Odontocyclas kokeilii

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Odontocyclas kokeilii
Odontocyclas kokeilii

Odontocyclas kokeilii

Subordination : Land snails (Stylommatophora)
Superfamily : Pupilloidea
Family : Barrel snails (Orculidae)
Subfamily : Odontocycladinae
Genre : Odontocyclas
Type : Odontocyclas kokeilii
Scientific name of the  genus
Schlueter , 1838
Scientific name of the  species
Odontocyclas kokeilii
( Rossmässler , 1837)

Odontocyclas kokeilii uncommon, even Smooth Zahnkreistönnchen or face gear worm called, is a snail from the family of orculidae (Orculidae) that the subordination of terrestrial snails is expected (gastropod). It is the only species in the genus Odontocyclas Schlueter , 1838.


The small, conical housing has 7 to 8 slightly curved, slowly increasing turns, which are separated from each other by a comparatively deep seam. It becomes 3 to 4 mm high and 2.4 to 2.5 mm wide. The embryonic convolutions are very finely grained, the following convolutions show weak, but sharp, inclined growth strips. The shell is horn-colored, gray-yellow to light brown, moderately thin and slightly translucent, the surface shiny. However, the housings are usually covered with clay or excrement for camouflage. The last turn rises towards the mouth. The mouth is rounded to ovoid. The edge of the mouth is almost continuous, turned over and provided with a weak, whitish lip on the inside. Numerous teeth protrude into the mouth. The parietal wall (neck area) shows two large teeth and usually an angularis and a short subangularis. Four teeth are formed in the palate area ("palatal"). Further teeth and lamellae can be formed in between. The teeth are confined to the front edge of the mouth. The juvenile stages have not yet formed any teeth in the mouth. The navel is open.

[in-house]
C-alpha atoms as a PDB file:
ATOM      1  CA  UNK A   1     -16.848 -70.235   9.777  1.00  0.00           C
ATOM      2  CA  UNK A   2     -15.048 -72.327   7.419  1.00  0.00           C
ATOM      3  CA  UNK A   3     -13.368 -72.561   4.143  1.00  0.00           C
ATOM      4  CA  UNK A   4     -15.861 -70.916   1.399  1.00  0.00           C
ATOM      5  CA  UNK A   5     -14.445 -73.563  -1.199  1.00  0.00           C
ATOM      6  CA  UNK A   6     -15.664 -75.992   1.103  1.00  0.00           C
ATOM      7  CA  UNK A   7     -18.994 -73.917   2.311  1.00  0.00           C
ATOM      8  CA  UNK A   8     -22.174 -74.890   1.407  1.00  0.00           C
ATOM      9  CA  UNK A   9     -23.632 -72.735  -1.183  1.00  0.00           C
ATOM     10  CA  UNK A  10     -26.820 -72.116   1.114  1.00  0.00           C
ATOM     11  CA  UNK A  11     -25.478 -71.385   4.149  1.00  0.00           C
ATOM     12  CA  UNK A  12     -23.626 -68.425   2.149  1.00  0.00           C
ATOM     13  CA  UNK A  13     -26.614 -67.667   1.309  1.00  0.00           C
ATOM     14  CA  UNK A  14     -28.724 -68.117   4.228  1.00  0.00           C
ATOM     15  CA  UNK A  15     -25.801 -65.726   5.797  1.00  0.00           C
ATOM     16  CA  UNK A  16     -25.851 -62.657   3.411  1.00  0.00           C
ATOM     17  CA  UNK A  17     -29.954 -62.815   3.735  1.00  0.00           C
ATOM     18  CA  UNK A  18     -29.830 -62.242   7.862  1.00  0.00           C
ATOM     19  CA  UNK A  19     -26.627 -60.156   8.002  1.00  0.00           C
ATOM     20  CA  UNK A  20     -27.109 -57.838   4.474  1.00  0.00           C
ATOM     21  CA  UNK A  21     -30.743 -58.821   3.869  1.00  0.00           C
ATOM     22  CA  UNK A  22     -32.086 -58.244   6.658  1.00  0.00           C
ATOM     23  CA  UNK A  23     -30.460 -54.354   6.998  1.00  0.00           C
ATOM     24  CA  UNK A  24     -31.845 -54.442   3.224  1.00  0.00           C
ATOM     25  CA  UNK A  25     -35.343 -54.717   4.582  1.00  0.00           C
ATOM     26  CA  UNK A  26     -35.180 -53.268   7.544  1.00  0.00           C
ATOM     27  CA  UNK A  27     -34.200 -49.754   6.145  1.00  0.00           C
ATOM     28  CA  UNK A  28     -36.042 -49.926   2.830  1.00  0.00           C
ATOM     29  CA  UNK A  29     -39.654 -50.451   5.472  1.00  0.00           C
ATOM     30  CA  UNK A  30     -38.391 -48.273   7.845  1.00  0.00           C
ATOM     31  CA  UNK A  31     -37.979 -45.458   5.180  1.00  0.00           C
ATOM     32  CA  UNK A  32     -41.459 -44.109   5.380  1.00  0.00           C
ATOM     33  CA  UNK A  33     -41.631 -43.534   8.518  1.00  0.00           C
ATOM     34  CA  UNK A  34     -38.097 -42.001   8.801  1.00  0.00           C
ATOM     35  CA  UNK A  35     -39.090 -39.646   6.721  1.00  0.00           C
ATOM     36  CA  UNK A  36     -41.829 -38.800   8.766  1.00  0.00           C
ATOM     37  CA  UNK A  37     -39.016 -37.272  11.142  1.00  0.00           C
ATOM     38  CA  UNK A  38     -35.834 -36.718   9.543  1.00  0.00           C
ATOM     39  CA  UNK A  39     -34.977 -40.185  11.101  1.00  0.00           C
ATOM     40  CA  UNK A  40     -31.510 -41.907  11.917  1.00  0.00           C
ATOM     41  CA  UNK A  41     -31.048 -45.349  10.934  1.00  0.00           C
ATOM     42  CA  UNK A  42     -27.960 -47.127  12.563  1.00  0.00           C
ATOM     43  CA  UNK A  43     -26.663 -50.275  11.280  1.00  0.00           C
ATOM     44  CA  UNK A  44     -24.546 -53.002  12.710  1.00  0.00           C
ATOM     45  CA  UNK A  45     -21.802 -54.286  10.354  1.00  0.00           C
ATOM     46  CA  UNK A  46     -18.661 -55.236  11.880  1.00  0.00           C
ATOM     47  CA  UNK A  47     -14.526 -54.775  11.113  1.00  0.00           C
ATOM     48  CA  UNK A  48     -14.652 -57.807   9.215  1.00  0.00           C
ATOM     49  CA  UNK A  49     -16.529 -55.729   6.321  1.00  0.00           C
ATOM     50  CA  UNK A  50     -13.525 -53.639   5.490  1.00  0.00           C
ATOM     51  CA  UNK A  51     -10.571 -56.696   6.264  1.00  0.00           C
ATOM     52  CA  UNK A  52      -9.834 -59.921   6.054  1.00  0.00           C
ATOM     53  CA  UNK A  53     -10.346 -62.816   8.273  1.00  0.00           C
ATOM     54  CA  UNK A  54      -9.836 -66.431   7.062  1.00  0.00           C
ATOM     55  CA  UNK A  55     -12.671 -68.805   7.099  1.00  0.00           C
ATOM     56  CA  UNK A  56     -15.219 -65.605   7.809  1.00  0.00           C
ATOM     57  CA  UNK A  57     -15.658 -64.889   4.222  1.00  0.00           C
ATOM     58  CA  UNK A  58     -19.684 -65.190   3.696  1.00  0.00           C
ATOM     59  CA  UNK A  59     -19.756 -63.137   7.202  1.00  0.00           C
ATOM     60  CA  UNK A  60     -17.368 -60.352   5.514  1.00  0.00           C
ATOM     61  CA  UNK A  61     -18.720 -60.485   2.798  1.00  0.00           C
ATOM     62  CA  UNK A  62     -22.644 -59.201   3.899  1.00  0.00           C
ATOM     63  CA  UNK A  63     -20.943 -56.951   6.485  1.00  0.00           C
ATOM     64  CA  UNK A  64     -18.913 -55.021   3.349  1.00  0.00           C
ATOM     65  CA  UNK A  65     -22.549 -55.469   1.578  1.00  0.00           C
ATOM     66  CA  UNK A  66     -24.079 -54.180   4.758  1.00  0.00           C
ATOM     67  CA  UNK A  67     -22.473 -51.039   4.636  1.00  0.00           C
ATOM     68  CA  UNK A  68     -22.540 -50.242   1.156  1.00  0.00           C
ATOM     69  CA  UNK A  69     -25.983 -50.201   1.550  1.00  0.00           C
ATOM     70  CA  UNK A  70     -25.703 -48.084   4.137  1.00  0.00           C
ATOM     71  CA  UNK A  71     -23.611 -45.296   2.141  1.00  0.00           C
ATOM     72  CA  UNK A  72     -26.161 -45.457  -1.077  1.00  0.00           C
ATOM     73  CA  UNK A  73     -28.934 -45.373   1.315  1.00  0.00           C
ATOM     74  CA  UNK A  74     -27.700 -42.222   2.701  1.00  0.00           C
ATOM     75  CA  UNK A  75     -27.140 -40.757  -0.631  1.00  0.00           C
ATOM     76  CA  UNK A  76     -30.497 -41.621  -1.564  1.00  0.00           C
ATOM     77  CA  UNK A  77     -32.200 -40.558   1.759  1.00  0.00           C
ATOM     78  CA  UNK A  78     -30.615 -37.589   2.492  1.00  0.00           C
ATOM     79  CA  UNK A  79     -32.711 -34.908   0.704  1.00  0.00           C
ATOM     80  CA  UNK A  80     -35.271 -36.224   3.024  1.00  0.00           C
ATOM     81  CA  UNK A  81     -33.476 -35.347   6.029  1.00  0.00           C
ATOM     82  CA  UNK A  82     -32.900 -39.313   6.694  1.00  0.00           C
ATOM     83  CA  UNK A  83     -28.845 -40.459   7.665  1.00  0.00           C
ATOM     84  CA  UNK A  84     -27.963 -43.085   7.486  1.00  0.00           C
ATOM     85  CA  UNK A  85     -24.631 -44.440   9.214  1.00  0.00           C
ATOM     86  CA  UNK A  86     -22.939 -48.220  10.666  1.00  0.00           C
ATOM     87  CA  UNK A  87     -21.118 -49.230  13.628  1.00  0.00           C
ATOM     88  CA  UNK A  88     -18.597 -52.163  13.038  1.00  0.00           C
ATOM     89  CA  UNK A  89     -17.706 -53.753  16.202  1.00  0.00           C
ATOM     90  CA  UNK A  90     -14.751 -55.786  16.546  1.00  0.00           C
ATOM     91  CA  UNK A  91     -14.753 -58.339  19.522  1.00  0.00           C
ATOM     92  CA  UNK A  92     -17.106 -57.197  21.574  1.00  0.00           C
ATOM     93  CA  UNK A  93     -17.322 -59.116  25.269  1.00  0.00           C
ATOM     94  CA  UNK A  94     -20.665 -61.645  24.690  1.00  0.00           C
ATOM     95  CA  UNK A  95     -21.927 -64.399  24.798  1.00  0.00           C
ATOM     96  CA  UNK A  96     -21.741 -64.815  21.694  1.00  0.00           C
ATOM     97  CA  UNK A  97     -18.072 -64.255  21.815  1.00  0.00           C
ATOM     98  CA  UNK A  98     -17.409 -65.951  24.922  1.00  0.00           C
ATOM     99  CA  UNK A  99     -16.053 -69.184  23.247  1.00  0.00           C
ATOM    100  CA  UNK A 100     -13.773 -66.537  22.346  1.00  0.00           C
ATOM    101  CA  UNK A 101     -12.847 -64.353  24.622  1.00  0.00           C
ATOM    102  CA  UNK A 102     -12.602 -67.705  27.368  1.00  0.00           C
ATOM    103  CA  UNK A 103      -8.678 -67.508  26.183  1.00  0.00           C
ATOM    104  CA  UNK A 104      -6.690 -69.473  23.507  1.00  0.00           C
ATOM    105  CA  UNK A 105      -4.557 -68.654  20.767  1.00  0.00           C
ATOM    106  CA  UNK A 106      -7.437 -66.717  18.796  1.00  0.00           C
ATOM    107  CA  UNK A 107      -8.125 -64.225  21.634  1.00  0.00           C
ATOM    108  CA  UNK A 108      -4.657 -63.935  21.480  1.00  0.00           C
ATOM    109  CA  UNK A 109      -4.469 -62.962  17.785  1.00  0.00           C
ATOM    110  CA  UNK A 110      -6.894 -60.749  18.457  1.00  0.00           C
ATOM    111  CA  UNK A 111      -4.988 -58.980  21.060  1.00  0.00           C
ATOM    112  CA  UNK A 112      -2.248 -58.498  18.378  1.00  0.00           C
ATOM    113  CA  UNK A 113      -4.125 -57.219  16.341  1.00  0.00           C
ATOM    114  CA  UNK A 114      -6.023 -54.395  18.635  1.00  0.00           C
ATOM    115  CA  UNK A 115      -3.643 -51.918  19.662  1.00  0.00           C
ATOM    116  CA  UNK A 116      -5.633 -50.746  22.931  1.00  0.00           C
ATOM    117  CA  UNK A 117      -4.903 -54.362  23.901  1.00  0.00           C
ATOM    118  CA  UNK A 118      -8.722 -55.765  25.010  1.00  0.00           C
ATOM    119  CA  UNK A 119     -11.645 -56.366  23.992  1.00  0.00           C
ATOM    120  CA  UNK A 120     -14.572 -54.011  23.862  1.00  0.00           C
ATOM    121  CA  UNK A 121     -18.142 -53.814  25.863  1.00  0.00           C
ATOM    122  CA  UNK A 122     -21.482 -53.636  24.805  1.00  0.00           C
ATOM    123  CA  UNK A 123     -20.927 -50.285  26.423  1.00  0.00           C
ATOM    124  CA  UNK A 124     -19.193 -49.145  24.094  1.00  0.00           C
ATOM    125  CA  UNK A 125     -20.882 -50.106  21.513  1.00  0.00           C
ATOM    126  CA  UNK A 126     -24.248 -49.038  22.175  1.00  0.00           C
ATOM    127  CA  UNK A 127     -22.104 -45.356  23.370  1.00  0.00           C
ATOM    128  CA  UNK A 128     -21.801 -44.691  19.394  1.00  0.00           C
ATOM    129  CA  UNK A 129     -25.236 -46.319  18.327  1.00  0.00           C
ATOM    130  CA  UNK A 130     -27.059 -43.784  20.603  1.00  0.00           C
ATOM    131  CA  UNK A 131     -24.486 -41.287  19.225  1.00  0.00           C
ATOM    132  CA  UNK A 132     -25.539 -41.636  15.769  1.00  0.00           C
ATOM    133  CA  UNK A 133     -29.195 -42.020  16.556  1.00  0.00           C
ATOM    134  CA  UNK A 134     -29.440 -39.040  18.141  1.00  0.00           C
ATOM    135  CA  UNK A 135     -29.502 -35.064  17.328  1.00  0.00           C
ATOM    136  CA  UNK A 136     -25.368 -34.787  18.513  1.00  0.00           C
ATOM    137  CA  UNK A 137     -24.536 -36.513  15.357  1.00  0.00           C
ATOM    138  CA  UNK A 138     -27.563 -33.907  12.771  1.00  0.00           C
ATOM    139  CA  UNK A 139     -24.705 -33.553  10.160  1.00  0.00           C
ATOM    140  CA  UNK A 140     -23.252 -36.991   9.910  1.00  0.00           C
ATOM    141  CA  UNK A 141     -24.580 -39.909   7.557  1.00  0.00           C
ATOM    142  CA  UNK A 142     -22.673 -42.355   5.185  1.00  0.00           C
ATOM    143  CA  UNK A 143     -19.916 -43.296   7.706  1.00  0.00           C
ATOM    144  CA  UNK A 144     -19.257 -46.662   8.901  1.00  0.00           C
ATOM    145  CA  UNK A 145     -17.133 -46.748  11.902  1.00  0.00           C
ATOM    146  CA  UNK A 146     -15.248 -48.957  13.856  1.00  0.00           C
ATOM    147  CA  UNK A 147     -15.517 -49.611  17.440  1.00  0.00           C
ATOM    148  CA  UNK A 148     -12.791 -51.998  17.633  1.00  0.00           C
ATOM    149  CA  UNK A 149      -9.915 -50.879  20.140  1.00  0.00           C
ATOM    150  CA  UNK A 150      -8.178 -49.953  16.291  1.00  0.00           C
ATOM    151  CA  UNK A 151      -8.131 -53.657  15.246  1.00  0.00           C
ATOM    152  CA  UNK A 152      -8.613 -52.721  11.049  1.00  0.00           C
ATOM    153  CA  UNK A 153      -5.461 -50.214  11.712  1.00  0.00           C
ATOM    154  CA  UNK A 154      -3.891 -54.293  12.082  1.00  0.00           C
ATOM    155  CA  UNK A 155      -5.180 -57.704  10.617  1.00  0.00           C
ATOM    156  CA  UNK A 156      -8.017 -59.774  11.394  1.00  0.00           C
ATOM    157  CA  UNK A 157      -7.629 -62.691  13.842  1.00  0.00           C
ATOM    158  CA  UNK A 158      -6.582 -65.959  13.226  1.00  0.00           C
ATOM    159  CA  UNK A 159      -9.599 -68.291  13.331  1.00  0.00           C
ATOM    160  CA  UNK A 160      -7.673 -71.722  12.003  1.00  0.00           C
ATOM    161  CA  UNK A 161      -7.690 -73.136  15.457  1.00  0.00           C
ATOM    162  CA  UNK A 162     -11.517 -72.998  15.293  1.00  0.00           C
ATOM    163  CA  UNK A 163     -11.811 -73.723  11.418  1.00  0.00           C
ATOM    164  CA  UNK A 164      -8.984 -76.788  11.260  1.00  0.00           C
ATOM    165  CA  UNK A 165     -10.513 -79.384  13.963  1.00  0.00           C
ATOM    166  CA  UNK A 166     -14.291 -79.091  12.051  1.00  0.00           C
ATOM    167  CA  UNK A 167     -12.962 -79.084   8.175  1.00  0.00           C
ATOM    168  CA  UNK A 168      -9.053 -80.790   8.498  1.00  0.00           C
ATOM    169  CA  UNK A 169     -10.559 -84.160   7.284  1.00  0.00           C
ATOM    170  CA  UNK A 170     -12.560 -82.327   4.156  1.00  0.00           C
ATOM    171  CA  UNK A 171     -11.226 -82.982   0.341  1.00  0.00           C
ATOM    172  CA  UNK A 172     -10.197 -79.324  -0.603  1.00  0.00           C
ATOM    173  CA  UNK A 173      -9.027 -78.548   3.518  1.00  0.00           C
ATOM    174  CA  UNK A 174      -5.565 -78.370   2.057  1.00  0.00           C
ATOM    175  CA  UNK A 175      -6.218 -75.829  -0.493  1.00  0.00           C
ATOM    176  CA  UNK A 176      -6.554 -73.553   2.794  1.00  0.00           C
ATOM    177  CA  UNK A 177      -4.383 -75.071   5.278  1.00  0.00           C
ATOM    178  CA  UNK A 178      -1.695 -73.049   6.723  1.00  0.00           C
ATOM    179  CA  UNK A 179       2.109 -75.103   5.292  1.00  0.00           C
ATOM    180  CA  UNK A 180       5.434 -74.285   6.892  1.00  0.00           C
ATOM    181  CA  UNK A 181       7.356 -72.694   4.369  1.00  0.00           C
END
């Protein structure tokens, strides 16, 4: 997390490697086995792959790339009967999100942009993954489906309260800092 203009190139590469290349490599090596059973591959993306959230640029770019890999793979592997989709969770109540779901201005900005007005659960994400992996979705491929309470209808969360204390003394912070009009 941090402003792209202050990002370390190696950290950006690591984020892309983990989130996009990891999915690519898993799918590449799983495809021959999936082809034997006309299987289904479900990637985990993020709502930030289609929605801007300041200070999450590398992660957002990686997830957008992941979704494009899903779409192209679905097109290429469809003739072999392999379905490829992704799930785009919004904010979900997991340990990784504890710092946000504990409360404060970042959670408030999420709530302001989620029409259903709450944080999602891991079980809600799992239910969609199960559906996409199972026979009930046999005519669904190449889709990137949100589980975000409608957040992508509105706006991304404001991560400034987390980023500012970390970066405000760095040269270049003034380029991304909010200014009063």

The soft body is light blue-gray, the case is worn very upright. In the genital apparatus, the spermatic duct enters the epiphallus apically. Before the epiphallus enters the penis, it narrows. The epiphallus is at least twice as long as the penis. A very long blind sac (caecum or flagellum) attaches to the penis and is about twice as long as the penis itself. The penile retractor muscle inserts at the junction between the penis and the epiphallus. However, there is no penile appendix. The vagina is shorter than the free fallopian tube. The spermathec has a long stem. The bladder itself is small and rounded. A long diverticulum branches off just below the bladder .

The radula has 17 to 19 posterior teeth in a semi-transverse row next to the three-pointed central tooth, which initially have a main tooth and a secondary tip. From the 7th tooth, seen from the center, the secondary tip divides further.

Similar species

The species (and genus) hardly differs in the housing from Walklea rossmaessleri . It's a little smaller, the last turn isn't quite as prominent and the outline is a little straighter. The case has an open umbilicus and the clear radial sculpture is missing.

However, it differs significantly in the sexual apparatus. In Walklea rossmaessleri the penile appendix is ​​conspicuous and much longer. In addition, a flagellum is formed, which is missing in Odontocyclas kokeilii . On the other hand, the epiphallus of this type is significantly longer in relation to the penis. In addition, a long diverticulum is formed on the stem of the spermathec.

Geographical distribution and habitat